In Poker, the cards and chips serve as tools you can bluff with or deduce information from. Games like Mafia or Werewolf, the primary means of bluffing is how well you can manipulate your friends.

There’s a certain psychological trick in these games that amplify that feeling of betrayal.

As humans, we are generally understanding that lies scale to a situation and we accept how/why someone would lie depending on context.

“How are you doing?” / “I’m fine.” is a way to simply acknowledge each other & avoid deep/uncomfortable conversations for the situation. An appropriate scaled lie. If you’ve got serious lies that it turns out involve trauma in your life, people are more understanding. Same thing.

So let’s say we’re playing a game of Werewolf or Mafia and there’s no money on the table. There is effectively “no stakes” that are meaningful here. In order to lie successfully, “You gotta trust me” “Please don’t do this, we’re friends” puts the friendship as stakes in play.

So, our brain goes, “You wouldn’t put this high of stakes on the table for an empty game” and that’s how the feeling of betrayal creeps in on one side.

The other side is the person who IS telling the truth and not believed. “If you won’t believe me when there’s no stakes at hand, what will you do if it’s something important that affects my life? I thought we were friends.” is the feeling.

Then there’s a third strategy – sowing distrust away from oneself. That depends on playing up negative emotions between other people in the group. So… gossip to tear people down.

3) Time

Finally, here’s the one that I think amplifies the previous in a really bad way; time. A 20 minute game of lying to each other is a short, quick thing. A 2, 3, 8 hour game is not. That’s the timescale we start talking about interrogation & brainwashing sessions lasting.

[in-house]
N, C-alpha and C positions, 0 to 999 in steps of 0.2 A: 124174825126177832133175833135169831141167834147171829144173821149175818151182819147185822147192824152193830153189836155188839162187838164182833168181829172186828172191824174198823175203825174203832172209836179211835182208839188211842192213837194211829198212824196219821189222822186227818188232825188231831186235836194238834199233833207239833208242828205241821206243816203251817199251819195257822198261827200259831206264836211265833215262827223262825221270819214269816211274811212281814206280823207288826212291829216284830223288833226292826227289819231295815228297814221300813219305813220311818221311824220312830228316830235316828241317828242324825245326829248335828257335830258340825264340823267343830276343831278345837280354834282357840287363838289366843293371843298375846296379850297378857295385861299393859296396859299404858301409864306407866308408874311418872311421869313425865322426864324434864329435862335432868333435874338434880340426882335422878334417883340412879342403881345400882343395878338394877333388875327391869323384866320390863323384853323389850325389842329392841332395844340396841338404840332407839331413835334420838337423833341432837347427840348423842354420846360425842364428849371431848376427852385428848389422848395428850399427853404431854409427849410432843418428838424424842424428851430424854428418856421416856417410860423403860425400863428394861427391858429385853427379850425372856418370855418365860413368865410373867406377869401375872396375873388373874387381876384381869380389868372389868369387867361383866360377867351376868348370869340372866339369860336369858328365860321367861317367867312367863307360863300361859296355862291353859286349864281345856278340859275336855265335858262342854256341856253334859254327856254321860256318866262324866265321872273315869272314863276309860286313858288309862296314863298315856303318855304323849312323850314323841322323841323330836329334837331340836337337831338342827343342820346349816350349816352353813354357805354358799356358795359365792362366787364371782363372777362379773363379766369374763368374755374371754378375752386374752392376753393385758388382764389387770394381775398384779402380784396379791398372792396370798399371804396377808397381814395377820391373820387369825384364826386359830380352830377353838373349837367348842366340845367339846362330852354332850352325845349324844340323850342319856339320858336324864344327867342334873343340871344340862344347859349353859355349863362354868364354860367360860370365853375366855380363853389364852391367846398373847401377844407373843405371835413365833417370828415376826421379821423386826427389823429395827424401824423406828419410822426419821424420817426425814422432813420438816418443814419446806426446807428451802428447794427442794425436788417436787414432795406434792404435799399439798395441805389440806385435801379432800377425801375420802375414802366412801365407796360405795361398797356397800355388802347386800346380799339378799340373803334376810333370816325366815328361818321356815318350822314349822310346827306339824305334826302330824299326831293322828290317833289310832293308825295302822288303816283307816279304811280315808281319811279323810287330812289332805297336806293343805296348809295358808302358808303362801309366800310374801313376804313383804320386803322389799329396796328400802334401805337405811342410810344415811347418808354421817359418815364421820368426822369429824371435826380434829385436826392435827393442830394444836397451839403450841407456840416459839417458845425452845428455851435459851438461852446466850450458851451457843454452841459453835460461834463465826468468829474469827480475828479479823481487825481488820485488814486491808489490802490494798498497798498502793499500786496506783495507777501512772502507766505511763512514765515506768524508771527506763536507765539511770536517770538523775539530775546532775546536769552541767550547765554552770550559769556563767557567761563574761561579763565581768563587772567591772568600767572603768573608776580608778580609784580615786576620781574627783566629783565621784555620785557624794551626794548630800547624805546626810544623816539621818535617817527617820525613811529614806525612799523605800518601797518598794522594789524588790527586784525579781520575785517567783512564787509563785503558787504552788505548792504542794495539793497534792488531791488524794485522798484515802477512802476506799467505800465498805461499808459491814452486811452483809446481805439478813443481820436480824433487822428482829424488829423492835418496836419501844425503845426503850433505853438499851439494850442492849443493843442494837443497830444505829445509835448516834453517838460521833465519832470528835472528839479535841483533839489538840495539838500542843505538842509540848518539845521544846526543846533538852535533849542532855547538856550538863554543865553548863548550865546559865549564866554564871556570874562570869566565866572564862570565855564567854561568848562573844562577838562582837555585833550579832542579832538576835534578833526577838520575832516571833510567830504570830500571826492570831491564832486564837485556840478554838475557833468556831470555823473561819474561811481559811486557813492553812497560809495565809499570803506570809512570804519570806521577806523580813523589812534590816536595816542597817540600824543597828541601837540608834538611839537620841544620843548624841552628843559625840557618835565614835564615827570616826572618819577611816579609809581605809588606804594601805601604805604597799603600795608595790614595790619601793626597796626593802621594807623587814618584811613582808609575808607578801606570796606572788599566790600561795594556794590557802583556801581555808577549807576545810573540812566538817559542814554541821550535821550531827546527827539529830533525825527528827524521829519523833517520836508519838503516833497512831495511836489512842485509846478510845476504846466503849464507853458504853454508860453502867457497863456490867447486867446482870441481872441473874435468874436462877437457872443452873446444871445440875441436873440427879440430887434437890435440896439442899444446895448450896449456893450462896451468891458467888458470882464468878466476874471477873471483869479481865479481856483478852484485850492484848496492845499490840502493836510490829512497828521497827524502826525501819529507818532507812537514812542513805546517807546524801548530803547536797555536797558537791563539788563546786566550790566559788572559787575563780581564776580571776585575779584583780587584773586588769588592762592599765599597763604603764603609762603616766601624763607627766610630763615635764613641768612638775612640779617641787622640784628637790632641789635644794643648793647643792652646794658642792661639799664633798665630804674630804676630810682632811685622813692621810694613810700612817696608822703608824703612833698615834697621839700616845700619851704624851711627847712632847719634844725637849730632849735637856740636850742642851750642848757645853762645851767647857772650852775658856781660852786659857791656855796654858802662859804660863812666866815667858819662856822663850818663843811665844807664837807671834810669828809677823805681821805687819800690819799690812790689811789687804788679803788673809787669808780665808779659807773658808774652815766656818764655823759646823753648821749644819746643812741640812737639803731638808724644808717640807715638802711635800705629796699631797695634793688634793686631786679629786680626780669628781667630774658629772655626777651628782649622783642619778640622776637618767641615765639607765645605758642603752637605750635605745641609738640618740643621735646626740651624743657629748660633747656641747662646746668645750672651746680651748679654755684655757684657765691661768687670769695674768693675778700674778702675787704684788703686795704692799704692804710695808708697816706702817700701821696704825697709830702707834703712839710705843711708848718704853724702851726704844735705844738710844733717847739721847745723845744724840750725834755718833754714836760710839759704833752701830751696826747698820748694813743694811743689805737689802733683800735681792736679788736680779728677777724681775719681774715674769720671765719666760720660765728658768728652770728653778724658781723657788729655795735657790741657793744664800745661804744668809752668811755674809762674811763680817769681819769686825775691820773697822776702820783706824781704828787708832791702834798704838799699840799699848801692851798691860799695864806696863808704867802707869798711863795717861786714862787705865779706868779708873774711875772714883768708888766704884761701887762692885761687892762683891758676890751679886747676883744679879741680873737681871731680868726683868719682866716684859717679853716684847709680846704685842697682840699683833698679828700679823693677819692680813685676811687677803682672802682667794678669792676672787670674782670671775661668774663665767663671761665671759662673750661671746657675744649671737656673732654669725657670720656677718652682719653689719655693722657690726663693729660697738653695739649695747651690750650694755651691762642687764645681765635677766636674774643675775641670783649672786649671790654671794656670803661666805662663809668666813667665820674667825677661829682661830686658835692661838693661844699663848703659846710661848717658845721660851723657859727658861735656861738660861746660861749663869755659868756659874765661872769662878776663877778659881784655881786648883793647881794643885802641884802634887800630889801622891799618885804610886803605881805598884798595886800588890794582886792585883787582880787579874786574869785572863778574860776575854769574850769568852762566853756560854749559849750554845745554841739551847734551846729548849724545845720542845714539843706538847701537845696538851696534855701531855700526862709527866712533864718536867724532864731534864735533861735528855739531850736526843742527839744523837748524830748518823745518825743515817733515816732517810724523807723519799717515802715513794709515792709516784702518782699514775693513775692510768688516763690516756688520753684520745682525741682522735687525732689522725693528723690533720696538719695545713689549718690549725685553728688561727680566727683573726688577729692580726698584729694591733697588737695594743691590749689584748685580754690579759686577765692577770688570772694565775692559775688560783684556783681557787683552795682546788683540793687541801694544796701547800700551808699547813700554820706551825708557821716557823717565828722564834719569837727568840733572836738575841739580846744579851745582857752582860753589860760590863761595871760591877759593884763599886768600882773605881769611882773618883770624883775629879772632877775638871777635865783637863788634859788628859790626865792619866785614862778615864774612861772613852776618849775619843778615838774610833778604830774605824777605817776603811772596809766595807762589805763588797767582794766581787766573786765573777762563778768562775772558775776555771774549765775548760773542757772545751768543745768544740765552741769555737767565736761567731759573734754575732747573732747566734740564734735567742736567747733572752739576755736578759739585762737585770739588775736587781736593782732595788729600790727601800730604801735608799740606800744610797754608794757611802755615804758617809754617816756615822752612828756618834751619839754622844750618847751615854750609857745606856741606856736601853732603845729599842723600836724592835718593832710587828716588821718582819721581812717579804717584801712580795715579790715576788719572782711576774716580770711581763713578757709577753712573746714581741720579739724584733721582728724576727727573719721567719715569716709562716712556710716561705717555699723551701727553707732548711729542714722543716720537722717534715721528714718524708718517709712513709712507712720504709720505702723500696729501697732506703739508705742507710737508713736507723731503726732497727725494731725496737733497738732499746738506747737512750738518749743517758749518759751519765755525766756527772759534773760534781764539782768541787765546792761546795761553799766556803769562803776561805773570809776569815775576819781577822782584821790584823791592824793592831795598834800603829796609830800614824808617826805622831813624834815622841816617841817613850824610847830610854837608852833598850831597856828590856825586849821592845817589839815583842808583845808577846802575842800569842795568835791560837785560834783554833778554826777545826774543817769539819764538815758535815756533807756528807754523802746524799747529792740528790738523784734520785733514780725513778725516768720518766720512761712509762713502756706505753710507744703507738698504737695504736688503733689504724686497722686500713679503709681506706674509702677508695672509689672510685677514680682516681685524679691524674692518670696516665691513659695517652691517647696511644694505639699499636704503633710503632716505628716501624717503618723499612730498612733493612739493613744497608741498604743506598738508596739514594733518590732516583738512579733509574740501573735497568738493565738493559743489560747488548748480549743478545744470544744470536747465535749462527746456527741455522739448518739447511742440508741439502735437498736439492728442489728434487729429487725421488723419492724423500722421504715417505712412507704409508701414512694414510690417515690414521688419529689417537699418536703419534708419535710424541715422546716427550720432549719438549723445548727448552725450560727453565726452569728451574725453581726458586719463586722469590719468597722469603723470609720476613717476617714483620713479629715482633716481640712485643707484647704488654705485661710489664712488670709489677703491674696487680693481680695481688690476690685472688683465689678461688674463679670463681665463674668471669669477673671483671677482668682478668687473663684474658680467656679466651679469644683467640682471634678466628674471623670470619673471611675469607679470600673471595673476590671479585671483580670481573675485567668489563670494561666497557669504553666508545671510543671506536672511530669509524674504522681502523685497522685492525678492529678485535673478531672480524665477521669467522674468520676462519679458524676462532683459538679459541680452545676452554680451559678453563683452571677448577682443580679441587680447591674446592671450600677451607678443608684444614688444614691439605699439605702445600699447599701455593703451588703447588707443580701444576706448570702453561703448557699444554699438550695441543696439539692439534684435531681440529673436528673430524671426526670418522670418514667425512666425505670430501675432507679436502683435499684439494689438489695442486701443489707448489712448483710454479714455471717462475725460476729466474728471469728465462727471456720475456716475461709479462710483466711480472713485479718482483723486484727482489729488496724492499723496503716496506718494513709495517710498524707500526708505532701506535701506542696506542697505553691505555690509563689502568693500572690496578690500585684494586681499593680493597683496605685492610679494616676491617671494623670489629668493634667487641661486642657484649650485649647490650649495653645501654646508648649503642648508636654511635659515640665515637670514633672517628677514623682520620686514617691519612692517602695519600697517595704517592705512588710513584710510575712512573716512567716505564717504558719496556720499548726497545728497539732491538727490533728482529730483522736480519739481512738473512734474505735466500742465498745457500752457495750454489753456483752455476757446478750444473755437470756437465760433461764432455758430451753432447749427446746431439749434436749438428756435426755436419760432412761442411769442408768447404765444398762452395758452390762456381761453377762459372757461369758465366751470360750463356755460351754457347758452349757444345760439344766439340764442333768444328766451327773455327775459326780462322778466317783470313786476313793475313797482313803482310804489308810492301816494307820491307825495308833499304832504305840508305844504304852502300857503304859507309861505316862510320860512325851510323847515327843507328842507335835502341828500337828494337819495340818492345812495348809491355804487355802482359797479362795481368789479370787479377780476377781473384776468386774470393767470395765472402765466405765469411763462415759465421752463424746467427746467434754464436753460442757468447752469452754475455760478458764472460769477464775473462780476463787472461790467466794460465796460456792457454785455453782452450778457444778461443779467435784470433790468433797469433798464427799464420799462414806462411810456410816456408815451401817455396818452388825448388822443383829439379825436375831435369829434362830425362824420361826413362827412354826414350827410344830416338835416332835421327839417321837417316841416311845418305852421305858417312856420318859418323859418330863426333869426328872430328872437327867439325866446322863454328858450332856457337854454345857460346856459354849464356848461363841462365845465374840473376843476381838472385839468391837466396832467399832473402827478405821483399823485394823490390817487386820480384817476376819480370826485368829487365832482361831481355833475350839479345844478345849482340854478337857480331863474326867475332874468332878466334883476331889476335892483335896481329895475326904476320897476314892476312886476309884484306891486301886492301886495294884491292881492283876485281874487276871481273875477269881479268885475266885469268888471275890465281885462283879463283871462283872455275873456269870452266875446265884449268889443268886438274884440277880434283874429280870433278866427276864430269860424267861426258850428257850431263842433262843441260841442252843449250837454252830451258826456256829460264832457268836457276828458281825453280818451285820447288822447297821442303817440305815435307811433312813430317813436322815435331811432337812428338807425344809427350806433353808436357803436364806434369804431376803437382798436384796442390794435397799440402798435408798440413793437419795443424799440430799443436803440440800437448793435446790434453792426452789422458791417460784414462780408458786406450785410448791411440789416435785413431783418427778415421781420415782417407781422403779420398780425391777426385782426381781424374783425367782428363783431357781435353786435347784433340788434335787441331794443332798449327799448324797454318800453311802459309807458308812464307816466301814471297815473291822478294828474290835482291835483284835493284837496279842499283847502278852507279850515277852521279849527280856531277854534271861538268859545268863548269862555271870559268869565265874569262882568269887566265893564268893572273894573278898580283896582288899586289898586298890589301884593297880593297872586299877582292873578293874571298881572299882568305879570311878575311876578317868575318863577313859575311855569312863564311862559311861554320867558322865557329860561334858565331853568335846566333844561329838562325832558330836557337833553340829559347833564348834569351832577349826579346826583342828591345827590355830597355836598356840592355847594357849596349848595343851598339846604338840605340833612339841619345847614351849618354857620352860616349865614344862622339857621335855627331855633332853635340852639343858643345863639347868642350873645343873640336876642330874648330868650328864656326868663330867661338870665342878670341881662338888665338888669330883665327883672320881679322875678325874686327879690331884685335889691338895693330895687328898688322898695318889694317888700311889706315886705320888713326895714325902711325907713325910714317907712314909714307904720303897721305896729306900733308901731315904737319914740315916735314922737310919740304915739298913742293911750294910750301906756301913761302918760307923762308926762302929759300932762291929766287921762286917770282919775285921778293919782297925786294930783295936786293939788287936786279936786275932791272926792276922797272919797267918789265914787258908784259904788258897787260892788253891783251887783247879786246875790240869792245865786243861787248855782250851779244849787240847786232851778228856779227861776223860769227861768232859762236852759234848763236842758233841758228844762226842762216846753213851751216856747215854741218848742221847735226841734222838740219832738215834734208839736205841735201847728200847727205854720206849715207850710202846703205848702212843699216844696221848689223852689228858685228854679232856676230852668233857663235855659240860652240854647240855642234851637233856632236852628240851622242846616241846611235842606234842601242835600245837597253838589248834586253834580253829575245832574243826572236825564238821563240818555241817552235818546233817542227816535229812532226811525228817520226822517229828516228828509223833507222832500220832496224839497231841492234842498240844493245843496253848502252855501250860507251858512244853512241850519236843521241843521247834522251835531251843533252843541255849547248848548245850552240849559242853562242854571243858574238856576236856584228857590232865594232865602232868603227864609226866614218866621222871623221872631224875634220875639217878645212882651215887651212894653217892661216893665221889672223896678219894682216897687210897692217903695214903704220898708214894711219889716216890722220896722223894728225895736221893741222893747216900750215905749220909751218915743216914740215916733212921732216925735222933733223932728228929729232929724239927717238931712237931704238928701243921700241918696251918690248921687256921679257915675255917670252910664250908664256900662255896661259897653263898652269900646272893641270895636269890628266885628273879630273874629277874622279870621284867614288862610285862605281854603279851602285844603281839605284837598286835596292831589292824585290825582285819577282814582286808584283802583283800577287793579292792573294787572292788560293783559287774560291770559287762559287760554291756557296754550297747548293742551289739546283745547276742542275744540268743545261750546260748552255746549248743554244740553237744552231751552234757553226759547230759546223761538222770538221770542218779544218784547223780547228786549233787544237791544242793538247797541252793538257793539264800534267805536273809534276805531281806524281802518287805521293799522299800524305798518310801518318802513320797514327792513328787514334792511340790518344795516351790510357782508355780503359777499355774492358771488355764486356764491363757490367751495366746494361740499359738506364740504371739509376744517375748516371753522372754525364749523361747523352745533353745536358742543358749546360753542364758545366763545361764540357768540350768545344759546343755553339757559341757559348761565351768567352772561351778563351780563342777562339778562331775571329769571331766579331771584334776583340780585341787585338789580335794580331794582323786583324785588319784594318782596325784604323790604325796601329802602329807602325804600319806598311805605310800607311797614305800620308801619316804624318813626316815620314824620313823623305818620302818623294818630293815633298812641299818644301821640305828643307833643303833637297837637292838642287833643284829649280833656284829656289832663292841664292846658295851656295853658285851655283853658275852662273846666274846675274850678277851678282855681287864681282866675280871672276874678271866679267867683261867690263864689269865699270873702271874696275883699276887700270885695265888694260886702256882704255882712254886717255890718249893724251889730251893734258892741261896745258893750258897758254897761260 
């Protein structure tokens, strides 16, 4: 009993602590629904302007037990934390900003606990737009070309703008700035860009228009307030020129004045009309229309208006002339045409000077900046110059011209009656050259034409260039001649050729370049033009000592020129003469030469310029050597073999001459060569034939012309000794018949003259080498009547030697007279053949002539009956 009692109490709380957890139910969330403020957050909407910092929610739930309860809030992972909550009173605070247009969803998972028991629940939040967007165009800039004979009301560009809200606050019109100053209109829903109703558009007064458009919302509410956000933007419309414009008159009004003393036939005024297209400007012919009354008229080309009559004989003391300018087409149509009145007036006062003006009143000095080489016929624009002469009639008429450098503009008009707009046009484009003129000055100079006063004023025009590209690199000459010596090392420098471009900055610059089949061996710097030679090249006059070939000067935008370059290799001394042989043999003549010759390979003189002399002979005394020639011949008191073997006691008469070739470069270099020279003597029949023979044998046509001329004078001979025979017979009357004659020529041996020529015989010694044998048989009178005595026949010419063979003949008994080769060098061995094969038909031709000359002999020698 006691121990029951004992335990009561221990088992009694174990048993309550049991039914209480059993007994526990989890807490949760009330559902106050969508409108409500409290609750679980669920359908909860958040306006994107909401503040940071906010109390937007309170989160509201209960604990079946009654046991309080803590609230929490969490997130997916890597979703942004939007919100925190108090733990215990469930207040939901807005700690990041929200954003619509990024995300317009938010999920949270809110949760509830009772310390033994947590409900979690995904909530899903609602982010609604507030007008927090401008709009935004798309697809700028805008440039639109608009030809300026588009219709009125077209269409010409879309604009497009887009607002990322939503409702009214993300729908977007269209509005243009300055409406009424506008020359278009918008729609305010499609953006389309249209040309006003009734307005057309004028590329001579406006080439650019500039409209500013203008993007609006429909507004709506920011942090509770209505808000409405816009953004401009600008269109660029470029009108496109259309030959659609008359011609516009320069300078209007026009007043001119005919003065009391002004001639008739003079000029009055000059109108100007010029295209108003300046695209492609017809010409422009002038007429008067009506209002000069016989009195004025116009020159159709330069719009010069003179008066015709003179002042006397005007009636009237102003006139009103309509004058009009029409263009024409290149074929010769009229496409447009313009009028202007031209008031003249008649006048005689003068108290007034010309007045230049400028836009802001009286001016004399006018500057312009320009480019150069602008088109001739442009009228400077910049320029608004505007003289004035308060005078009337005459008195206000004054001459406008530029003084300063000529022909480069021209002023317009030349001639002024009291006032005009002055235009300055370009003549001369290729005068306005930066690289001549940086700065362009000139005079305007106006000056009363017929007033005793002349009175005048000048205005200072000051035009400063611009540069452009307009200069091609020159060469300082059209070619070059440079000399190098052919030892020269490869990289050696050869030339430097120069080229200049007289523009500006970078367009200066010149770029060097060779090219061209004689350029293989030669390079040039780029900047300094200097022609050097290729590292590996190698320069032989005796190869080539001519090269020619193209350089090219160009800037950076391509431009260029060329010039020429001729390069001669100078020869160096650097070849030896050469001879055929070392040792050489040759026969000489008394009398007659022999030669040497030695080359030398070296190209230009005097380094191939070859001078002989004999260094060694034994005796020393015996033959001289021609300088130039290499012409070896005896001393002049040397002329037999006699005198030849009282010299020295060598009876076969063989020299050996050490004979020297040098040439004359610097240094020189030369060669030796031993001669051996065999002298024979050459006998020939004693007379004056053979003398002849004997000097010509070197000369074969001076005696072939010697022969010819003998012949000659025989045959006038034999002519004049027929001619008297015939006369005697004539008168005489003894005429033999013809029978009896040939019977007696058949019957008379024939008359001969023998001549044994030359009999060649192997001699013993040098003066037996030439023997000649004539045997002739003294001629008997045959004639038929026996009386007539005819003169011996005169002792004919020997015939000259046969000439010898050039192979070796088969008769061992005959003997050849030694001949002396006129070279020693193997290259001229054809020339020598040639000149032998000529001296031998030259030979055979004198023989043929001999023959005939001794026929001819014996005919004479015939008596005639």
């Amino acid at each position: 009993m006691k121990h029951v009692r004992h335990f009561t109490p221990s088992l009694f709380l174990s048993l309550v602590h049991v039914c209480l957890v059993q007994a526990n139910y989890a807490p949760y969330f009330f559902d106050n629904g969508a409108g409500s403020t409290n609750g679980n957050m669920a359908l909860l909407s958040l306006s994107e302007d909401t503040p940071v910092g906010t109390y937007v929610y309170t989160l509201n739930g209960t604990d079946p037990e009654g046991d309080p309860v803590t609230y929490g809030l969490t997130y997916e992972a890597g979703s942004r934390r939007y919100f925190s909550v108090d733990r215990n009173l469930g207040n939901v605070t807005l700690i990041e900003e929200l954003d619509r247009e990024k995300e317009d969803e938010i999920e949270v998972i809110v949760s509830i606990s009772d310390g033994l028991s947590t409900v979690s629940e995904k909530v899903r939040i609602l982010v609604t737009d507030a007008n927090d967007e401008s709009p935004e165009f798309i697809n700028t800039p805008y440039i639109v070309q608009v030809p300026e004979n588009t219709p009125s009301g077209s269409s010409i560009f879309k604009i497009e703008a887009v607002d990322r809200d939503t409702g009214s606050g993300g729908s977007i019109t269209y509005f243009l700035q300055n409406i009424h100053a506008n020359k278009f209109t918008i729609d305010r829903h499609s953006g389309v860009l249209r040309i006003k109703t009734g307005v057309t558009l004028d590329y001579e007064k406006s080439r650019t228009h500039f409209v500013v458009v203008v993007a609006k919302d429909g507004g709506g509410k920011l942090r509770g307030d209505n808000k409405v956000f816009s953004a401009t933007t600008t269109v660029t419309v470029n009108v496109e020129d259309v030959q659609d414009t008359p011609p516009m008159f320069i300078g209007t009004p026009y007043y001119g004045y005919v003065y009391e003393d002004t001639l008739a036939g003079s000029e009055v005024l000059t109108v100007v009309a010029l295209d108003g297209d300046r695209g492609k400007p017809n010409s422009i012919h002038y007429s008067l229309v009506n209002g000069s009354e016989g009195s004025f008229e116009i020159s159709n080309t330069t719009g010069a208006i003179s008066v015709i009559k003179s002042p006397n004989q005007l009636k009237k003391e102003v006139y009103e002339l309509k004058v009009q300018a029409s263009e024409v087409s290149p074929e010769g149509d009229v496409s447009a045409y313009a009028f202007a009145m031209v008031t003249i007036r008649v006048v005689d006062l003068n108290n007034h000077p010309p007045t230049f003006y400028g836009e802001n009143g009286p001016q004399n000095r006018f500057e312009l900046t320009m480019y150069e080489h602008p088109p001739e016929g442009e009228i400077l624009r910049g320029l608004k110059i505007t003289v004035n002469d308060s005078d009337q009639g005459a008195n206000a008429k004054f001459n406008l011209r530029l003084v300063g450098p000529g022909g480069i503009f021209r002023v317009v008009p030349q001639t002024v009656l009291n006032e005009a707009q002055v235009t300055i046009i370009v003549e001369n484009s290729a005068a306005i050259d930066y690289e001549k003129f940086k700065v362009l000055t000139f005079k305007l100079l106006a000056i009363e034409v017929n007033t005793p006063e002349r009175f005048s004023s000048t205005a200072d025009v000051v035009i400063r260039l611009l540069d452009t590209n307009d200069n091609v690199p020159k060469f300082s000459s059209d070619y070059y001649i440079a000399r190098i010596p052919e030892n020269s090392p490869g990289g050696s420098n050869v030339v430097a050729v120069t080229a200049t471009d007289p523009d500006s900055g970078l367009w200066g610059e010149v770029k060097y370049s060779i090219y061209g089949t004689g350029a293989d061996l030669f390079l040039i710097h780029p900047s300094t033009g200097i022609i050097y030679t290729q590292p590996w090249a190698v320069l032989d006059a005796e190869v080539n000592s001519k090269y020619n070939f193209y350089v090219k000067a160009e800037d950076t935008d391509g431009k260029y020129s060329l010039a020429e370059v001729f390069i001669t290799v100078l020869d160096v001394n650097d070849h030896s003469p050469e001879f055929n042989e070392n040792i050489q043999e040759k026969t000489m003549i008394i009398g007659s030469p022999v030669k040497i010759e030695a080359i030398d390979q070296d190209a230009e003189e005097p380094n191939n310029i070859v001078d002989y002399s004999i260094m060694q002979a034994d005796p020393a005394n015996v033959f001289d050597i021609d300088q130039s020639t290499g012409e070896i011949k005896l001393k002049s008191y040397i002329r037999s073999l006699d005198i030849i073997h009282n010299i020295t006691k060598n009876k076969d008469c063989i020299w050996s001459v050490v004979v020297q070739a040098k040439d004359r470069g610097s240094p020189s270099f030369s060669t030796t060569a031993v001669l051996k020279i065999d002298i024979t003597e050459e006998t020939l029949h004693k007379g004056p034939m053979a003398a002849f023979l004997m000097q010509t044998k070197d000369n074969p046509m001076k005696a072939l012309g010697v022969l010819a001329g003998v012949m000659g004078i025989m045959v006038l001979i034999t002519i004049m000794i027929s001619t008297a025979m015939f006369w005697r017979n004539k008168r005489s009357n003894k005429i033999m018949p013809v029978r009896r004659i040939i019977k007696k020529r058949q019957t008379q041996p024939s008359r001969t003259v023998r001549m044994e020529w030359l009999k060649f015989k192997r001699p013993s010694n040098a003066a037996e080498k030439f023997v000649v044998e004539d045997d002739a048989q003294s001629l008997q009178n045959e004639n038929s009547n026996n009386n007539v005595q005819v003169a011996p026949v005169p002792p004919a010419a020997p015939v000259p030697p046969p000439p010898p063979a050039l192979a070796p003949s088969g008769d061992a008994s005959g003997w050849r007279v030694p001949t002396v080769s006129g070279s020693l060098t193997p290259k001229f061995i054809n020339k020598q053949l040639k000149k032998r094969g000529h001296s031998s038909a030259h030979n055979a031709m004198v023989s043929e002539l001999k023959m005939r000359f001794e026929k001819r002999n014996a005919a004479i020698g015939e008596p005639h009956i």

Games where there’s an agreed time limit or mechanical limit (including “when you run out of money” in Poker), don’t have this as much, while open-ended games do. People are tired, irritable, but again, “you wouldn’t put this much in for a low stakes game, right?”

People break down over time, and thinking also chews up emotional resistance. It’s why interrogations and brainwashing work this way. But you’re doing it for a game. So the brain assumes this must be, for the only thing that matters; friendship & status of self.

You trigger physical survival mode responses, then play emotional manipulation for long periods of time. So yeah, if a friend betrays me in a 20 minute game, haha, that’s good fun. If a friend betrays me in a 7 hour game and I’m exhausted, that’s just inflicting bad brain stuff.

So basically…

So why are these games so popular? Well, strong emotional stimulus STICKS with people. I think, for some people, there’s a “gotta win” drive that might be normal competitiveness, or, the desire to win from losing previously, as a “redemption” model in their head.

That said, I’m all for betrayal games where there’s mechanical tools besides “know how to plead your friends into believing you” and “know how to read when your friends are turning on you” that don’t last more than 2-3 hours at most.

Just be aware when people say a game “ends friendships” it might not just be people being sore losers and immature, you might be playing a game that’s well engineered to create negative spaces in friendships and add a dose of torturous stress on top of it.

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Keith Burgun’s Strategy Triangle

June 24, 2020